Allah says, “Allah is the Light of the heavens and the earth; the likeness of His light is like a niche wherein is a lamp, the lamp in a glass, the glass as if it were a glittering star kindled from a blessed tree, an olive that is neither of the east nor the west whose oil would nearly shine, even if no fire touched it. Light upon light. Allah guides to His Light whomever He wills. Allah makes examples for people and Allah has knowledge of everything.” (24:35)

Kab al-Ahbar and Ibn Jubayr said, “By the second light He means Muhammad. Allah says, ‘the likeness of his light…meaning the light of Muhammad.”

Sahl ibn Abdullah at-Tustari said that it means that Allah is the guide of the people of the heavens and the earth. Then Sahl said, “… like the light of Muhammad when it is lodged in the loins like a niche. By the lamp He means his heart. The glass is his breast. It is as if it were a glittering star because of belief and wisdom it contains, kindled from a blessed tree, i.e. from the light of Ibrahim. He makes a comparison with the blessed tree and He says, ‘Its oil would nearly shine,’ i.e. Muhammad's prophecy is almost evident to the people before he speaks, just like this oil.”

A lot more is said about this ayat, and Allah knows best what it means.

Elsewhere in the Qur'an, Allah calls his Prophet a light and a light-giving lamp. He says, “A light and a Clear Book have come to you from Allah.” (5:15) Allah also says, “We sent you as a witness, a bringer of good news and a warner, one who calls to Allah with His permission and a light-giving lamp.” (Qadi Iyad Ibn Musa al-Yahsubi, Kitab Ash-shifa bi ta'rif huquq al-Mustafa (Healing by the recognition of the Rights of the Chosen One), translated by Aisha Abdarrahman Bewley [Madinah Press, Inverness, Scotland, U.K., third reprint 1991, paperback], Part One. Allah’s great estimation of the worth of his Prophet expressed in both word and action, Chapter One. Allah’s praise of him and his great esteem for him, Section 1. Concerning praise of him and his numerous excellent qualities, pp. 4-6; underline emphasis ours)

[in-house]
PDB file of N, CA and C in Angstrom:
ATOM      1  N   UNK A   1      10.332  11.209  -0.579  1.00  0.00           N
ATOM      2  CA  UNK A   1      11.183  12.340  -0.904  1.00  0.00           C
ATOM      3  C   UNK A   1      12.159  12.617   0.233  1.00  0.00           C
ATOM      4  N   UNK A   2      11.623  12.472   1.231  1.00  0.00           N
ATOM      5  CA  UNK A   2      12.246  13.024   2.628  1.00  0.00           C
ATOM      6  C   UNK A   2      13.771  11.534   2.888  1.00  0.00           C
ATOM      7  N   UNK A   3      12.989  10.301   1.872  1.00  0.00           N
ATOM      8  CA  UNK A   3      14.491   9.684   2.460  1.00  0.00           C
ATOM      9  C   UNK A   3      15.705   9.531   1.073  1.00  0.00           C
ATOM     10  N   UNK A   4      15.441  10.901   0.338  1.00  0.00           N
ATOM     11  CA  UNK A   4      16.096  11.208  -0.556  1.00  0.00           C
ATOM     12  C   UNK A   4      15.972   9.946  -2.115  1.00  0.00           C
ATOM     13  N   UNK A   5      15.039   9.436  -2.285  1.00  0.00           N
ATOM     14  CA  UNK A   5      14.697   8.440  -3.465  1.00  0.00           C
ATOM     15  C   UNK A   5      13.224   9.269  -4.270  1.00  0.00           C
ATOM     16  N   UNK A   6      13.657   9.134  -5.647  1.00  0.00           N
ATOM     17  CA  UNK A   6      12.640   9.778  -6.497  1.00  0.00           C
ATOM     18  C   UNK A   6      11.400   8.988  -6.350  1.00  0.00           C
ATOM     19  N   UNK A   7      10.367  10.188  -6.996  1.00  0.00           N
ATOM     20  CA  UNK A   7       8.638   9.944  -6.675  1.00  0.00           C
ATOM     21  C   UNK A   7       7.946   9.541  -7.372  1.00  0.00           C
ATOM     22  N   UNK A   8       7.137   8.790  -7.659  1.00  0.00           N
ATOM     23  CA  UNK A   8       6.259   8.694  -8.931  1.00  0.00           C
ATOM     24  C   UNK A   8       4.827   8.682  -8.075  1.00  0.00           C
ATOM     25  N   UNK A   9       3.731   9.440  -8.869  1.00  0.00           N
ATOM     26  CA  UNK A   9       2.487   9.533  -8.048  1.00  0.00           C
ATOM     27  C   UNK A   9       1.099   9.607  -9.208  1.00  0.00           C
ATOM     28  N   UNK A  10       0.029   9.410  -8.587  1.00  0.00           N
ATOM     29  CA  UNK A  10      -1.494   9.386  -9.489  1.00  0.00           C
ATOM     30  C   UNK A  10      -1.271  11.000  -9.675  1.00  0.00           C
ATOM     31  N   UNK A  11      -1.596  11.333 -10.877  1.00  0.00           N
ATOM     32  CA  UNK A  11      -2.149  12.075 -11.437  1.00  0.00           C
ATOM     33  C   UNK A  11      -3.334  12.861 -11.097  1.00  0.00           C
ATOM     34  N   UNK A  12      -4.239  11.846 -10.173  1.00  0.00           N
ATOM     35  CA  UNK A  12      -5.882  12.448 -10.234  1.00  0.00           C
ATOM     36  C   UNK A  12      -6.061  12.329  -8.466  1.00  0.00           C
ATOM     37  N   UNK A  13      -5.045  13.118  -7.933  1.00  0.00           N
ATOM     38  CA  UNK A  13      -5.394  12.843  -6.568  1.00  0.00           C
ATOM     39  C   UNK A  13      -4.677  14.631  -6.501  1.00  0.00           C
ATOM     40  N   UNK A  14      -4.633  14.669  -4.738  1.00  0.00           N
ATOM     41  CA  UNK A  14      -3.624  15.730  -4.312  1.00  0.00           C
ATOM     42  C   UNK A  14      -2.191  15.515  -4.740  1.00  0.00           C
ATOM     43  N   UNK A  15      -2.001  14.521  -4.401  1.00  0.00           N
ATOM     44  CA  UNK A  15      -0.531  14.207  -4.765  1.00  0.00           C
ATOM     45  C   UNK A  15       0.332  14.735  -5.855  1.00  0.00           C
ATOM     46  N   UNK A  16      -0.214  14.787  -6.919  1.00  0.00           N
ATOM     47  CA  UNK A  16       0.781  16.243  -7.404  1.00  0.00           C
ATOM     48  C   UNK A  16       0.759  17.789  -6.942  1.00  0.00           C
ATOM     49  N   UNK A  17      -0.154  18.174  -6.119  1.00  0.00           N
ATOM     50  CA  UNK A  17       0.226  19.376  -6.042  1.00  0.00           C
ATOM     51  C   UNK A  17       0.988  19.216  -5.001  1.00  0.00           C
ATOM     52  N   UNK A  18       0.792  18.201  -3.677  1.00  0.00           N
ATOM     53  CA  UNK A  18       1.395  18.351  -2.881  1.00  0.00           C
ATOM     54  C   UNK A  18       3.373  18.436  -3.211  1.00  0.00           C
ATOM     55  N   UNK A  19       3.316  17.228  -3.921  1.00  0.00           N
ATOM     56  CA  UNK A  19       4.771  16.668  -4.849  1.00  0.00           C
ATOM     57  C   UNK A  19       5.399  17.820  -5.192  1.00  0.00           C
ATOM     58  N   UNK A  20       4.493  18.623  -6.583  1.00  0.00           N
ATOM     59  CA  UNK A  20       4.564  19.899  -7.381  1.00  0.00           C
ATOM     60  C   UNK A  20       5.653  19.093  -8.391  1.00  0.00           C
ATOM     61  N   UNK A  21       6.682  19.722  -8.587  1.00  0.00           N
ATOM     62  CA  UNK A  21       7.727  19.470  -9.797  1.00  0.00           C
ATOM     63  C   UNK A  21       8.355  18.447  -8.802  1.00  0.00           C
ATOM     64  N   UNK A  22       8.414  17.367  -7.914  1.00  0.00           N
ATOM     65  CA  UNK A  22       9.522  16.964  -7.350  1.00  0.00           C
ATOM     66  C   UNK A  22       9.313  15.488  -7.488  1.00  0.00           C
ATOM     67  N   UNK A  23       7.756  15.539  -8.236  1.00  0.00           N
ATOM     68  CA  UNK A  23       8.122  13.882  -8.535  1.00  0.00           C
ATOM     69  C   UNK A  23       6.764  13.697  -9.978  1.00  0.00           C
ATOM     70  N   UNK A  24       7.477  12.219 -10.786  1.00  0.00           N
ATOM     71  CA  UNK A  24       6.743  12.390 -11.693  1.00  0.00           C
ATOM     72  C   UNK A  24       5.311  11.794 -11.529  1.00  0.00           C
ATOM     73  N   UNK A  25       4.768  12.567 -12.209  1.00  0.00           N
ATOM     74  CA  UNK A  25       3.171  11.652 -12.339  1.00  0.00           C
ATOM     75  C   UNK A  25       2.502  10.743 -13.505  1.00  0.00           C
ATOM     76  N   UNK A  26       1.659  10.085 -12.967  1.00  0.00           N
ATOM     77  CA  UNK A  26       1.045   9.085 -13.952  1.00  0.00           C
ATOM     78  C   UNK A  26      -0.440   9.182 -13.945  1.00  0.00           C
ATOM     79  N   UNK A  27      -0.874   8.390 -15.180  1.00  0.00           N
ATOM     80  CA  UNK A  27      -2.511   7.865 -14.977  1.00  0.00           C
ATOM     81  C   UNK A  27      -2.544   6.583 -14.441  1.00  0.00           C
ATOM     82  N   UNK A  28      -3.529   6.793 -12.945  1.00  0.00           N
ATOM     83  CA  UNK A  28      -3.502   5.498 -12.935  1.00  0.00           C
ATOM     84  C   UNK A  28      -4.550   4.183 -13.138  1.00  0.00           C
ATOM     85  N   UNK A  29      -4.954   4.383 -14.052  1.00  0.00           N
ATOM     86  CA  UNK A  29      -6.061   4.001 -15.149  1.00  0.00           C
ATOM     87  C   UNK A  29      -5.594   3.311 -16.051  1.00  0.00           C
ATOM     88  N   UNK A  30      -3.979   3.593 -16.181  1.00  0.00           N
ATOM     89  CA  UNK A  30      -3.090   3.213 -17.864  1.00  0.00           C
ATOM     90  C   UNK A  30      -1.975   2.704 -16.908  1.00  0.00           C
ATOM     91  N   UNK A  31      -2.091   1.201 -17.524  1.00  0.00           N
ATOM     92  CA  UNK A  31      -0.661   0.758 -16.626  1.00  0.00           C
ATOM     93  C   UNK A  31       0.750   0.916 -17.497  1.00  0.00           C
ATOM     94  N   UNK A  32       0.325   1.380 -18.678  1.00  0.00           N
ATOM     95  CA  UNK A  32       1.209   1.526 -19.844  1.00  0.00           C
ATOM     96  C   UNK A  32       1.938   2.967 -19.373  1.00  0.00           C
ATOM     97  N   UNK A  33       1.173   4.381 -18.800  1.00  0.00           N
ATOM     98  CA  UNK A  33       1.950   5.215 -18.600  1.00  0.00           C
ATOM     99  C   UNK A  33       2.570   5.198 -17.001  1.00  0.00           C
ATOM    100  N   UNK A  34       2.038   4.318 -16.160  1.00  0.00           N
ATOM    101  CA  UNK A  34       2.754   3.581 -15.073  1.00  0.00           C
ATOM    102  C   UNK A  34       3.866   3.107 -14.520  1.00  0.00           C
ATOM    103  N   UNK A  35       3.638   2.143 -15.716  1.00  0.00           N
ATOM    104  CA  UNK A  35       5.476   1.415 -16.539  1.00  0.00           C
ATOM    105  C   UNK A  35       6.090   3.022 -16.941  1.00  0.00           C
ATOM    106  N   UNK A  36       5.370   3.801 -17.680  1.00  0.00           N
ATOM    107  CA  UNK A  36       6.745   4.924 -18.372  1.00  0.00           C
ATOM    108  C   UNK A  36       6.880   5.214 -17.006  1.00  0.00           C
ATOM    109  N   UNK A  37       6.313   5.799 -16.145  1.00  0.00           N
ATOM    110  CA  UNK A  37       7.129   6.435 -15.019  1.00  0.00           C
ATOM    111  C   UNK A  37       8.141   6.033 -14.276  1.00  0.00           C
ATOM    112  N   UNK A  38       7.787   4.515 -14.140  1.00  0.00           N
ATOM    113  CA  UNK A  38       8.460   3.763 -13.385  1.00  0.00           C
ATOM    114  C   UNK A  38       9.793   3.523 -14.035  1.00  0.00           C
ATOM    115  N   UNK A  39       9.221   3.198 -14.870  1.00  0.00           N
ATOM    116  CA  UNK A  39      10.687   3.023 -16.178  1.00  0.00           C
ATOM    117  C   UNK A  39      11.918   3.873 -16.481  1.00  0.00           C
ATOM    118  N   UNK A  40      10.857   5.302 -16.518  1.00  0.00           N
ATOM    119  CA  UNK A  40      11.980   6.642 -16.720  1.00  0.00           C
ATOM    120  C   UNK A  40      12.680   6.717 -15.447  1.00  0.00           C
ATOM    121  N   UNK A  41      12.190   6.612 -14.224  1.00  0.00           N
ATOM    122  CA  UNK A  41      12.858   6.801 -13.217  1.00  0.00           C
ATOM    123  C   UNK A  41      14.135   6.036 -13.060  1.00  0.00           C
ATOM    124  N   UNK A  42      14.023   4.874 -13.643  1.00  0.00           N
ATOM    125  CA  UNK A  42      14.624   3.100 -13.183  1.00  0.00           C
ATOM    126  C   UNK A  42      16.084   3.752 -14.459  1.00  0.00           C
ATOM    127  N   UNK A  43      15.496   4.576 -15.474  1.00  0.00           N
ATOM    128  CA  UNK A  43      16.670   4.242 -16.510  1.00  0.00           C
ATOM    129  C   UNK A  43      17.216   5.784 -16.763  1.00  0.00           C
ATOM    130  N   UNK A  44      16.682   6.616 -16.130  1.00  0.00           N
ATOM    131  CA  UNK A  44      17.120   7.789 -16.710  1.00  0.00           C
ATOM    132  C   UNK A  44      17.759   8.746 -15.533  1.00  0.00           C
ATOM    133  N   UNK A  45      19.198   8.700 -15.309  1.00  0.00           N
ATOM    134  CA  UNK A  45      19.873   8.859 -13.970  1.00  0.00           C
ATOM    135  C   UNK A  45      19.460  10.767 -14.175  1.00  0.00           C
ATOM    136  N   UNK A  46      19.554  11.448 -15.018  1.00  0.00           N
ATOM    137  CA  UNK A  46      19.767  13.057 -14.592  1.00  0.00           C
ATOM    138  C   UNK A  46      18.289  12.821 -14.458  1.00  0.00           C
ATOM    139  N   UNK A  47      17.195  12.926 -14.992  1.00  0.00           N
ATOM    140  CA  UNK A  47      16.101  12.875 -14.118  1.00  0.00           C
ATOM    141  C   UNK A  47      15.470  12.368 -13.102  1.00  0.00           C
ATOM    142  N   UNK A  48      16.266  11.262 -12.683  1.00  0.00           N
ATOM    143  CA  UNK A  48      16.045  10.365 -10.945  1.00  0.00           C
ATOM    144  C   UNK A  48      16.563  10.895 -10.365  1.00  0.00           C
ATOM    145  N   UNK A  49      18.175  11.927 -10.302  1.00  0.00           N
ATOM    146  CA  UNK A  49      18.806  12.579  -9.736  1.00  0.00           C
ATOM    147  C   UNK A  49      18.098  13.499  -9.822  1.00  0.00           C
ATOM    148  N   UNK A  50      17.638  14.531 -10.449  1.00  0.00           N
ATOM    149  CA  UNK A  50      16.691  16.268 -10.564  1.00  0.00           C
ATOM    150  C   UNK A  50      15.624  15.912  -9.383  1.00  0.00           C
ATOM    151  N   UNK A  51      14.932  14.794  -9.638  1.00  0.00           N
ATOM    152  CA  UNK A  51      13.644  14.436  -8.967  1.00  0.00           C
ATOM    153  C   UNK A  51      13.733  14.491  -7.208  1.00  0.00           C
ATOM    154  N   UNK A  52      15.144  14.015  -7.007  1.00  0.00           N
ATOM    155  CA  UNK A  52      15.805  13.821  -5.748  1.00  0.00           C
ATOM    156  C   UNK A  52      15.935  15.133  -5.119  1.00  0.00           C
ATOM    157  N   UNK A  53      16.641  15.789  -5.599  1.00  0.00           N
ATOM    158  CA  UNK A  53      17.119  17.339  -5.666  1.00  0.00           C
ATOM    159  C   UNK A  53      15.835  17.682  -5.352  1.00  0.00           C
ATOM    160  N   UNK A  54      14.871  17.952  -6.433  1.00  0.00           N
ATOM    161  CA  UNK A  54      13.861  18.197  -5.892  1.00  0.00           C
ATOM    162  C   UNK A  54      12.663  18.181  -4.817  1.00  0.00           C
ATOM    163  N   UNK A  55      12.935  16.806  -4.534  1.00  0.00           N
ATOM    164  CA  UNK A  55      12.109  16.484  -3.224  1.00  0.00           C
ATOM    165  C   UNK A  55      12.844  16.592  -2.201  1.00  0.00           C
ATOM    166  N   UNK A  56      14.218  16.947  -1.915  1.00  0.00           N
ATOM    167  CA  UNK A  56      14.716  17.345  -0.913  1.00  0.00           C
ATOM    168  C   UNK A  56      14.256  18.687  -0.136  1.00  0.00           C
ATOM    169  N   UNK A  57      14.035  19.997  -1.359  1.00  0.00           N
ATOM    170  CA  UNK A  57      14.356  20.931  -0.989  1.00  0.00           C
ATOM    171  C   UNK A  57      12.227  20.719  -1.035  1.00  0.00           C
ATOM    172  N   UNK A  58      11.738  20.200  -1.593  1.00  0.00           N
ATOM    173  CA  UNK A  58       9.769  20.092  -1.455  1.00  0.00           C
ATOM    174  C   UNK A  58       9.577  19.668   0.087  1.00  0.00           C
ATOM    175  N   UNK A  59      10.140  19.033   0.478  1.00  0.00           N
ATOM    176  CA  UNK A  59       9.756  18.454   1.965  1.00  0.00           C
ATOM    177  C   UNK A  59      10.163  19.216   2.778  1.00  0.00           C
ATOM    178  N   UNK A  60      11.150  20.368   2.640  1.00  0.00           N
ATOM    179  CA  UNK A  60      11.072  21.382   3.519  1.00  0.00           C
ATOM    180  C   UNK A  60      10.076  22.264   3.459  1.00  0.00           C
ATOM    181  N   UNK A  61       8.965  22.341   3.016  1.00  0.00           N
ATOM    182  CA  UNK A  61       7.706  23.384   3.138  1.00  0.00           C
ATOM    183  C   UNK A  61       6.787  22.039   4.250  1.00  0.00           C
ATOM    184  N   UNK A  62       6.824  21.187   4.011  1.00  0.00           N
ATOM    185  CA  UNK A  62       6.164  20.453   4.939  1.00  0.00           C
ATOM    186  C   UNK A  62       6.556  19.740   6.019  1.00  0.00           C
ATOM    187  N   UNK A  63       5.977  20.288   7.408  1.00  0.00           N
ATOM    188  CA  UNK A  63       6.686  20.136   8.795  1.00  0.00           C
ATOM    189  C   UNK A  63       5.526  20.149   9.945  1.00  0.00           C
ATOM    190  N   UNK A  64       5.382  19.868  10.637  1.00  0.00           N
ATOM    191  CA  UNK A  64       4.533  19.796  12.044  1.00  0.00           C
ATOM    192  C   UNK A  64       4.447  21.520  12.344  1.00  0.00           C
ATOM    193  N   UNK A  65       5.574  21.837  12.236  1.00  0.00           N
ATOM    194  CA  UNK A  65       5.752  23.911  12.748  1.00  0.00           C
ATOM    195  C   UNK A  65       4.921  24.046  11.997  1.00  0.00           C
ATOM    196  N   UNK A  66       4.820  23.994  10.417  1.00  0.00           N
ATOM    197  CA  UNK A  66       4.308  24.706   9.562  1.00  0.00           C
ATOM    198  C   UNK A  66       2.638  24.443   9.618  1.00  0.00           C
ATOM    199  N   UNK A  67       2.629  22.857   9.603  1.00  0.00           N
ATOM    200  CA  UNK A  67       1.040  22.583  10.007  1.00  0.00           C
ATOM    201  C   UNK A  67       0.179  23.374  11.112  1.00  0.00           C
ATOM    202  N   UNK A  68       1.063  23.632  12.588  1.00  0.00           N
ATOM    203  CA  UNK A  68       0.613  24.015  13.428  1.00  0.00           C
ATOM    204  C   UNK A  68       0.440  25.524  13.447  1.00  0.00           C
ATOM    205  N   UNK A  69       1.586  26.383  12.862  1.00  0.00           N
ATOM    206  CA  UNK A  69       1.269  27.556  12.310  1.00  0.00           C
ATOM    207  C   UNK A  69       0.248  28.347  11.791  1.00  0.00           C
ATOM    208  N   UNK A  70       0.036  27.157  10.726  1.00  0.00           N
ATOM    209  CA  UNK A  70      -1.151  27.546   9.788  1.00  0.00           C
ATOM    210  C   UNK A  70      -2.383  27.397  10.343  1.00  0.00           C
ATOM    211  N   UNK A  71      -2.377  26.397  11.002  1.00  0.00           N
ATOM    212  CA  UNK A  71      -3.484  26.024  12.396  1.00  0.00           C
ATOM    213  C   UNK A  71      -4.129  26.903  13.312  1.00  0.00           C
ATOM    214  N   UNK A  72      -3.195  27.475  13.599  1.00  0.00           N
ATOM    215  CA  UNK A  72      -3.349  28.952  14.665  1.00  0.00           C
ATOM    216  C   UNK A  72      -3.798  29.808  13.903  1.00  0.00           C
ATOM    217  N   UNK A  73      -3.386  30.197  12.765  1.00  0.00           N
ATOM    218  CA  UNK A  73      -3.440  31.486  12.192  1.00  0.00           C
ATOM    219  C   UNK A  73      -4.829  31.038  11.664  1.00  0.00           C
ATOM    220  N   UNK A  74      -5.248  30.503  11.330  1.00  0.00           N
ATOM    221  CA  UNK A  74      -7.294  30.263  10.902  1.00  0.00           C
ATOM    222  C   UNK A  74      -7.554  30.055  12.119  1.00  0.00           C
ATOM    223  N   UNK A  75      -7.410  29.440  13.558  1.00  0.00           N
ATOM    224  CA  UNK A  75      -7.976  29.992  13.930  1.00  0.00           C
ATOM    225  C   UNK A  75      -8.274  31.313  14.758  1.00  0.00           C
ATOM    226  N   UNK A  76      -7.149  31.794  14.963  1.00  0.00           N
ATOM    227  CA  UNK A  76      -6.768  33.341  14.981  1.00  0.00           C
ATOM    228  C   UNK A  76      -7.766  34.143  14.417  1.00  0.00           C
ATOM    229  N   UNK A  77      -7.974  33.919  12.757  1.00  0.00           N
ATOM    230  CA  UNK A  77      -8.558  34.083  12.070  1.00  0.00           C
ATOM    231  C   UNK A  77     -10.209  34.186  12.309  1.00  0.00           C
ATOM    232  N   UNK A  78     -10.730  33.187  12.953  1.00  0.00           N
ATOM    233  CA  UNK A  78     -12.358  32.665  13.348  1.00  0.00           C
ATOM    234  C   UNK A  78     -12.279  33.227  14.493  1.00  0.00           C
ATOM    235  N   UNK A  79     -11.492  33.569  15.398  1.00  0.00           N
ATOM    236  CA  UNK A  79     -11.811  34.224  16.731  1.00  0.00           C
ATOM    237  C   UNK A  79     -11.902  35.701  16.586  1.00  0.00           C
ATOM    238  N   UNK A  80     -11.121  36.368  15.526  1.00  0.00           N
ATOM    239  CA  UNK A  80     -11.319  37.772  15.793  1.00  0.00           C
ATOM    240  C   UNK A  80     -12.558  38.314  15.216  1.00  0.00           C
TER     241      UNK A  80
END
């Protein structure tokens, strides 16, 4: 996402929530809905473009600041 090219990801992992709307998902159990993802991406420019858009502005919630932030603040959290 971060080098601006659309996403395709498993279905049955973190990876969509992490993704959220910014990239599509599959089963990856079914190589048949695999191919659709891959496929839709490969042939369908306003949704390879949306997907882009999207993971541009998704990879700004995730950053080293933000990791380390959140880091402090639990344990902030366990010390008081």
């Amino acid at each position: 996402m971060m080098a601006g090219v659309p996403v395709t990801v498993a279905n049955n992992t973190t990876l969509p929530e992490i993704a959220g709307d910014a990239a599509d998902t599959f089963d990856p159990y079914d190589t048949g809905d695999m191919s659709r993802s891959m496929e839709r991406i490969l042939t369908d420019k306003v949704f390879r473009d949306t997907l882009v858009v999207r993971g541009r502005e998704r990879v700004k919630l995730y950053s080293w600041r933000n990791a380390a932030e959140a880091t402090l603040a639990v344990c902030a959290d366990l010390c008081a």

Section 14. On Allah honouring the Prophet WITH SOME OF HIS OWN BEAUTIFUL NAMES and describing him with some of His own Sublime Qualities

Know that Allah has bestowed a mark of honour on many of the Prophets by investing them with some of His names – for instance, when He calls Ishaq and Isma’il ‘knowing’ (‘alim) and ‘forbearing’ (halim), Ibrahim ‘forbearing’, Nuh ‘thankful’ (shakur), ‘Isa and Yahya ‘devoted’ (barr), Musa ‘noble’ (karim) and ‘strong’ (qawwi), Yusuf ‘a knowing guardian’ (hafidh, ‘alim), Ayyub ‘patient’ (sabur) and Isma’il ‘truthful to the promise’ (sadiq al-wa’d). The Mighty Book has referred to them as such in various places where they are mentioned. 

Yet He has preferred our Prophet Muhammad since He has adorned him with a wealth of His names in His Mighty Book and on the tongues of His Prophets … 

One of His names is the Praiseworthy (al-Hamid). This means the One who is praised because He praises Himself and His slaves praise him. It also means the One who praises Himself and praises acts of obedience. The Prophet is called Muhammad and Ahmad. Muhammad means praised, and that is how his name occurs in the Zabur of David. Ahmad means the greatest of those who give praise and the most sublime of those who are praised. Hassan ibn Thabit indicated this when he said:

It is taken for him from His own name in order to exalt him.